During the following weeks, with her now being visible to us at all times, we became aware that she struggled to get up from a lying position. It was as if her hind legs were weak. My heart sank at the thought of another dog suffering from arthritis, especially as she was only six years old. But once she was up, after limping badly for the first few steps, she would recover and walking and running seemed to present no problems at all. She continued to enjoy the walks around the dam, and still loved swimming. It didn’t seem to be arthritis.

One morning in early September Tasha took her and Tilly down to the dam.

Suddenly Poppy fell over into the dam and couldn’t get out. Tasha had to help her as she could barely walk. She managed to get up to the house, where she lay for a long time before we managed, with great difficulty, to coax her into the house. She could not walk without assistance. She just made it to her cushion in the laundry and from then on could not move, no matter how hard she tried.

She still had strength in her front legs but her back legs were paralysed. That night Barry took her outside wheelbarrow style, holding her hind legs while she walked on her forelegs. Then she lay on the grass looking at us with bewildered eyes.

The following morning Barry repeated the process and she sat on the grass holding herself up with her forelegs and had a bowel movement, which just squished out from under her. She also seemed to be losing strength in her forelegs. We cleaned her and then Barry carried her to my car (no mean feat, I assure you) and as soon as we could get ready, Tasha and I took her straight to the animal hospital in Pietermaritzburg. This was clearly beyond the expertise and facilities of a country vet.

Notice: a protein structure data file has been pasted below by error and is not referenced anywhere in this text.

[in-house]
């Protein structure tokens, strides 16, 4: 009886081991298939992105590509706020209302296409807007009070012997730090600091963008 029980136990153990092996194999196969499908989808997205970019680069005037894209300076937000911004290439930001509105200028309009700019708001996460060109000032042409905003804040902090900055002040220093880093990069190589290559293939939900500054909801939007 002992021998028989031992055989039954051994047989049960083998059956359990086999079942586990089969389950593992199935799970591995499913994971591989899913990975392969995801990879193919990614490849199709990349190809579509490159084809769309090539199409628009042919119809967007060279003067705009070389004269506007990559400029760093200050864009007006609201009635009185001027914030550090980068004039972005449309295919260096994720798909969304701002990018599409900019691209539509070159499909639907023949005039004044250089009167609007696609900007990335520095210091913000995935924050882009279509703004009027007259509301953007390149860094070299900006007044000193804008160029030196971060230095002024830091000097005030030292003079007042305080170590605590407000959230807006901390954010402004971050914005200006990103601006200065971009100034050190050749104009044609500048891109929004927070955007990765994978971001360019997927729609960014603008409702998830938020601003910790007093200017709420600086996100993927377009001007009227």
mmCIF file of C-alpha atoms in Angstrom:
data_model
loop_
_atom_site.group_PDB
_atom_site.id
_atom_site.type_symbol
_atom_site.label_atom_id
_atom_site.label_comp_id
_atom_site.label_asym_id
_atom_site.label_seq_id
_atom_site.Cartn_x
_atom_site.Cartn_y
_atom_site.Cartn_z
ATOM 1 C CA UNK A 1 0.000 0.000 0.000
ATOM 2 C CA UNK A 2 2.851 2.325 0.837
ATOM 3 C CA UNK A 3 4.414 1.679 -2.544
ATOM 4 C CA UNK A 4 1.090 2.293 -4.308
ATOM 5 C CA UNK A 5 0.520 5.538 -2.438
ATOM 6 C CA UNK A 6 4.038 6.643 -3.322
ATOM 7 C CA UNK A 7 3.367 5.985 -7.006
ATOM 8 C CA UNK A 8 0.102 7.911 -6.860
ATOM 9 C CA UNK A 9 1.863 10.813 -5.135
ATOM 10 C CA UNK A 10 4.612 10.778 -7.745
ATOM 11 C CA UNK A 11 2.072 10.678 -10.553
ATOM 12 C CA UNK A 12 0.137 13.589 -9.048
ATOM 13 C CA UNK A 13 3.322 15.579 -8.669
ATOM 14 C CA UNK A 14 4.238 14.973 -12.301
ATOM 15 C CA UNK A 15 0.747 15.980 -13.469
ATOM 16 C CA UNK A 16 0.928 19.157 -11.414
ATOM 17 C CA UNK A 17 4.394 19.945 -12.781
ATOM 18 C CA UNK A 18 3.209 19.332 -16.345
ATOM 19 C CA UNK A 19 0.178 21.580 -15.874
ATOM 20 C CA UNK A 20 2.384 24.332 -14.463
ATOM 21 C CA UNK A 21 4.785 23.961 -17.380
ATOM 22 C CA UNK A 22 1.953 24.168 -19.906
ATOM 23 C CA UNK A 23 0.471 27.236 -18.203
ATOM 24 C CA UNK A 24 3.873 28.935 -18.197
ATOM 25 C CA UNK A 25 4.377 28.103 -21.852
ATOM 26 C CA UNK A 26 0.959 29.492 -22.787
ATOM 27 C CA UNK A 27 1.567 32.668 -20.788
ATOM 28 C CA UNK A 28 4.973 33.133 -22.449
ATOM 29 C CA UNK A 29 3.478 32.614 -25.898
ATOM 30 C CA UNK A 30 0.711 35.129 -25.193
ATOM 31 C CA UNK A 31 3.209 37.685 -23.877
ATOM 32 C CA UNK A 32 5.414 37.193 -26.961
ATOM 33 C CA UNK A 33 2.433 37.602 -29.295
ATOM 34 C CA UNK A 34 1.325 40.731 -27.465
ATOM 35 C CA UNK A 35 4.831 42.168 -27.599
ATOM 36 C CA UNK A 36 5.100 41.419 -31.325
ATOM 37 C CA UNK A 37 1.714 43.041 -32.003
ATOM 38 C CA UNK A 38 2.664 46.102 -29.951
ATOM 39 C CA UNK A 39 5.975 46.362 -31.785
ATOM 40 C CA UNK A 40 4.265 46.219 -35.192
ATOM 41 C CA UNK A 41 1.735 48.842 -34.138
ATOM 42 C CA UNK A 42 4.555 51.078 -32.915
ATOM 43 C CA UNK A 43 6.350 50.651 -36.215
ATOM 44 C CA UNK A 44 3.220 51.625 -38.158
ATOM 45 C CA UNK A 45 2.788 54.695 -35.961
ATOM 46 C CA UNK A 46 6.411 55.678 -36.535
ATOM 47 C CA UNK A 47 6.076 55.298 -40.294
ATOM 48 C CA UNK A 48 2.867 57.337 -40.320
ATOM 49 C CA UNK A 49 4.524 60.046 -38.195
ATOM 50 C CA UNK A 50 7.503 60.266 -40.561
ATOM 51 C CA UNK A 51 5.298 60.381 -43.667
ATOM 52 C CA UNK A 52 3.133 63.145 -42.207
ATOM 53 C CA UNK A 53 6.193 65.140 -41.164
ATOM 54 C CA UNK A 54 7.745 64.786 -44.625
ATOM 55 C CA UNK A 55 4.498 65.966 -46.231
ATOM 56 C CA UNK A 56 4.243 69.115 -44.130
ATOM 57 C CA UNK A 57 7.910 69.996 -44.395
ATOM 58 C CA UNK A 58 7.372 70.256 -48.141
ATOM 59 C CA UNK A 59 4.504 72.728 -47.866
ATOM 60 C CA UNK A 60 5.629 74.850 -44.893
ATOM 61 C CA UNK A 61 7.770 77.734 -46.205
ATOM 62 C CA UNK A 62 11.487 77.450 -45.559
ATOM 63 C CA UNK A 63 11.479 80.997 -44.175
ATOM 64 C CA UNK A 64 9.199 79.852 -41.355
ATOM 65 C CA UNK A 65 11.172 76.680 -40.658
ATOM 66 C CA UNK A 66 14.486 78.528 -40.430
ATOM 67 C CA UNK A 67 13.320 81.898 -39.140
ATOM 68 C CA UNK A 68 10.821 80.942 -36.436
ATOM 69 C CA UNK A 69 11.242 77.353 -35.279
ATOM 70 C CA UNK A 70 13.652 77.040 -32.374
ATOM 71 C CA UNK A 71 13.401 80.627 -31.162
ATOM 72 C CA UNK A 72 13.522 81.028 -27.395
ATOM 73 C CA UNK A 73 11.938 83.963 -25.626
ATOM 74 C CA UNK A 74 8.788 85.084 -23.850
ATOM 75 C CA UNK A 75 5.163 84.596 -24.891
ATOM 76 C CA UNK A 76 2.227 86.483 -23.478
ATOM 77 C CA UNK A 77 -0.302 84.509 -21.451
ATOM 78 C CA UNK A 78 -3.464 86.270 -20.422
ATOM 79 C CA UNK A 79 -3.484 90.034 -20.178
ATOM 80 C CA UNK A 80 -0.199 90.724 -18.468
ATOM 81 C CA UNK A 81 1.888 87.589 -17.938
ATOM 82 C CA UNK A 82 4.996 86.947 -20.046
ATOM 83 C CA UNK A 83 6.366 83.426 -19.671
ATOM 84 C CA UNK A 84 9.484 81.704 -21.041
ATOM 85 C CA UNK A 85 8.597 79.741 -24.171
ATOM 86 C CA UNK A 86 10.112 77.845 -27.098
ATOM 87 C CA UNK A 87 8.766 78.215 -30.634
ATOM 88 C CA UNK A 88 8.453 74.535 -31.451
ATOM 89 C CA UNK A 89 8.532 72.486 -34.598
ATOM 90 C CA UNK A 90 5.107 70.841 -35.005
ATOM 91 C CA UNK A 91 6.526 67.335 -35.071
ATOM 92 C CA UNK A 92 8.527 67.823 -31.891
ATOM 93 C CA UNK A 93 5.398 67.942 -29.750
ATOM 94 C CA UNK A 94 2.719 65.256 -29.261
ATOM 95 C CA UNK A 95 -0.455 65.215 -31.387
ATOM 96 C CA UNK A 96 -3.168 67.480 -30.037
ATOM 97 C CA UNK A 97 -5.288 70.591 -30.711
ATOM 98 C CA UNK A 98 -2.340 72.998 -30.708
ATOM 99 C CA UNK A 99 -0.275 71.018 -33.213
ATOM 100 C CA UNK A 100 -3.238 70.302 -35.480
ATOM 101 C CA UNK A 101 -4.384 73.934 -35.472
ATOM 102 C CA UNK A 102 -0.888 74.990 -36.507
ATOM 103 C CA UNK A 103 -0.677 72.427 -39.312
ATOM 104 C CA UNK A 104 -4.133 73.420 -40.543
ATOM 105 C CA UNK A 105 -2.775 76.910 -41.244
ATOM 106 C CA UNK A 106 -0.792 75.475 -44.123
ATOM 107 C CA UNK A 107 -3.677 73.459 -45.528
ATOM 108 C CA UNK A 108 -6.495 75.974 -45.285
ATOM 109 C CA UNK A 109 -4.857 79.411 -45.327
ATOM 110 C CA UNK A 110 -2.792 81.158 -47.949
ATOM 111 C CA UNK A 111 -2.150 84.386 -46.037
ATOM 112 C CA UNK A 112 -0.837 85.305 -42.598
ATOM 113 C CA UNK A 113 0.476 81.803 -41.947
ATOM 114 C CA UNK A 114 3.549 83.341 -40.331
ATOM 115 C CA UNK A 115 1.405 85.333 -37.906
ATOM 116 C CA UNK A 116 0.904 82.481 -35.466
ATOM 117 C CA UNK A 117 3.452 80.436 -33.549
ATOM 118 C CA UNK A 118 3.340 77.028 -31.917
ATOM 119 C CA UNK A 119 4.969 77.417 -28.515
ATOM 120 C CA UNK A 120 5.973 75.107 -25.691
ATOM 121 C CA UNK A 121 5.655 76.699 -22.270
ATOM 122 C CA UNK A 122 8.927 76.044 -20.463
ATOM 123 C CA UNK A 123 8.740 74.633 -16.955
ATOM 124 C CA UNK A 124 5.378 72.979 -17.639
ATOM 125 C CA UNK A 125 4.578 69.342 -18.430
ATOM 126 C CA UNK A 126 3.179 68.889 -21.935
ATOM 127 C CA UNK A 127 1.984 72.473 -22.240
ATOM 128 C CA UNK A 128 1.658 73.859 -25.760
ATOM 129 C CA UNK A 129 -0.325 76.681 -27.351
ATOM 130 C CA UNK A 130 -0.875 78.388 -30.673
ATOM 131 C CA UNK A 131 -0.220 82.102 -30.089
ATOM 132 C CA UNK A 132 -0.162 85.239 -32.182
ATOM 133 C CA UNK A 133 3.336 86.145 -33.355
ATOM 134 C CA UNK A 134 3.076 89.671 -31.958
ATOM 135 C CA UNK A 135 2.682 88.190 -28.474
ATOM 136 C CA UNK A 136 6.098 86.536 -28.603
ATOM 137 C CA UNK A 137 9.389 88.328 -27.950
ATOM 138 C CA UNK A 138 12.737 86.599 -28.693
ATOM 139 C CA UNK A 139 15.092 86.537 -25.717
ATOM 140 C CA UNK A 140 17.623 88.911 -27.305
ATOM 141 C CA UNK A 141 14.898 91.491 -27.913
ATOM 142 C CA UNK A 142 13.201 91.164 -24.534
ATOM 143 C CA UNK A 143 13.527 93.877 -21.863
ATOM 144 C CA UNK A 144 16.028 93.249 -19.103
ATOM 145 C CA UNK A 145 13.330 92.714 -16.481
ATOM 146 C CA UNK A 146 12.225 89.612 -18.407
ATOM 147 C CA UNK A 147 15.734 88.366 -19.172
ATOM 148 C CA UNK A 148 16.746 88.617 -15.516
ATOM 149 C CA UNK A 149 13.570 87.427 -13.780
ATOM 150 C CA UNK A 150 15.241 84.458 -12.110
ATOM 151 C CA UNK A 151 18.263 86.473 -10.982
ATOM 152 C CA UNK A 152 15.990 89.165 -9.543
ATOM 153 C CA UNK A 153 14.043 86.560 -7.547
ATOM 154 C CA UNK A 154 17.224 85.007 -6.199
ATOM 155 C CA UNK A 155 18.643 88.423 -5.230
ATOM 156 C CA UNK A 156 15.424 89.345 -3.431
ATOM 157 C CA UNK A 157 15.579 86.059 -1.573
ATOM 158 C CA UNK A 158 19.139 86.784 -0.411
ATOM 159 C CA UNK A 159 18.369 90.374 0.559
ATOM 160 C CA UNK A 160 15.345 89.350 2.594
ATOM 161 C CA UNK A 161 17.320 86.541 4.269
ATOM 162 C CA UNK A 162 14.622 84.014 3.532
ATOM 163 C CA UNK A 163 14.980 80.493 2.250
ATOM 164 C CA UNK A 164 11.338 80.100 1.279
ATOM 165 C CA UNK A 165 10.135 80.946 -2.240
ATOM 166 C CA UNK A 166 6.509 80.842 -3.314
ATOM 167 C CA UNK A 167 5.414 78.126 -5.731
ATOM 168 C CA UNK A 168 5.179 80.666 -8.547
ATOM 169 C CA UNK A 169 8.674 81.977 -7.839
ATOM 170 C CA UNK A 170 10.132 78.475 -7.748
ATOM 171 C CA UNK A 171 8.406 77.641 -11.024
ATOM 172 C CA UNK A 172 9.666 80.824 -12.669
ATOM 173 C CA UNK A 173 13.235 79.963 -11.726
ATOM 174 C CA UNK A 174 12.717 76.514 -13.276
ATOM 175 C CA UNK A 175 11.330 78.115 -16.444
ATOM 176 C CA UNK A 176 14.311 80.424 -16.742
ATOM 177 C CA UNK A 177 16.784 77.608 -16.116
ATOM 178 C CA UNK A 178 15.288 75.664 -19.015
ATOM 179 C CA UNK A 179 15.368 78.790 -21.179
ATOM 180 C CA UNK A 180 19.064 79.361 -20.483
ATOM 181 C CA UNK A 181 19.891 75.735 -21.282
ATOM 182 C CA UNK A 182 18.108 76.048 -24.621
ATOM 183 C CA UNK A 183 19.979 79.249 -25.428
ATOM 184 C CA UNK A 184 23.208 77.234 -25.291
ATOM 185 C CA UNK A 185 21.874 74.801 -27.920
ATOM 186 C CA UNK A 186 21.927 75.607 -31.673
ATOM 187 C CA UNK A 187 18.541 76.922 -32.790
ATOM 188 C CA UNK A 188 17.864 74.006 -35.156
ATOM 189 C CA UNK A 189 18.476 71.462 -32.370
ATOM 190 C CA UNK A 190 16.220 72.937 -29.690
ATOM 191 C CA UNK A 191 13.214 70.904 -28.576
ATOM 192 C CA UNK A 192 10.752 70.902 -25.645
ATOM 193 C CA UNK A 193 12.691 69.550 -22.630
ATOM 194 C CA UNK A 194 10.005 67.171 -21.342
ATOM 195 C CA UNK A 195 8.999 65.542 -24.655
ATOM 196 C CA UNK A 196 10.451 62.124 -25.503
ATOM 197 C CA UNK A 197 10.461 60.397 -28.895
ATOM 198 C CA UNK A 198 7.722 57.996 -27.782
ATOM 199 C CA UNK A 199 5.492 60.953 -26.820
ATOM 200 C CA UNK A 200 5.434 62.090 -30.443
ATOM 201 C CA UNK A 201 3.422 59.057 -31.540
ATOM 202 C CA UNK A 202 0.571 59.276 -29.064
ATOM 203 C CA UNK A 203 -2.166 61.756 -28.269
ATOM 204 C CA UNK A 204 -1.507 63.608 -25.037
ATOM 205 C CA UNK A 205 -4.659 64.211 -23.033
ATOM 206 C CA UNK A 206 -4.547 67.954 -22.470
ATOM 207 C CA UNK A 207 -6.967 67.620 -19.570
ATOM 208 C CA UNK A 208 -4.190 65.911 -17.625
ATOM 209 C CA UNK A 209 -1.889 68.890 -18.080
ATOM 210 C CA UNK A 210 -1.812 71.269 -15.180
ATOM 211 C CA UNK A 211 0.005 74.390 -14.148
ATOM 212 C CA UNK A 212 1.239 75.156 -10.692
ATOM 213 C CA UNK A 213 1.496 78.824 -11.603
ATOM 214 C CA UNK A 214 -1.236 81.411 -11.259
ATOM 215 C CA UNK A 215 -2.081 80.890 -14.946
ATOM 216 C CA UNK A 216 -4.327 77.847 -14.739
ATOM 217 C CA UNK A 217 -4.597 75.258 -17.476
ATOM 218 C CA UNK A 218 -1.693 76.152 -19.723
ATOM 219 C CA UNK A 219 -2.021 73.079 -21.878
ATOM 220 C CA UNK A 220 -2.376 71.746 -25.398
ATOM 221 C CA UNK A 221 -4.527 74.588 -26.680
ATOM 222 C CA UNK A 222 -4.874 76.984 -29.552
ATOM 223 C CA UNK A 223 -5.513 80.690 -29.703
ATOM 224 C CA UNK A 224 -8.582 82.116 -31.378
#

At the hospital, one of the vets and an assistant carried her from the car on a stretcher and she was sedated and x-rayed.

The x-ray revealed that Poppy had been born with a deformed vertebra and the disc had collapsed onto the spinal cord. The prognosis was very poor. She would need to go to a specialised facility and the starting cost of the operation would be about R10 000 with no guarantee that the damage was not permanent. The vet felt that euthanasia would be the kindest thing we could do, but the decision was mine.

I asked for few minutes to think about it, but I already knew what I had to do.

Oh, but it was hard.

The animal nurse was one of the kindest people I have ever met. She fetched tissues and she sat next to me in the waiting room and comforted me while I cried.

And so I said goodbye to Slippety-Sloppity-Poppity, the most beautiful, the most benign and good-natured, most obedient dog we have ever had.



I have mentioned before that if I could ever have one of my dogs back, I would want Scampy. Well, if I could have two, Poppy would be the other.

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Colleen Bennett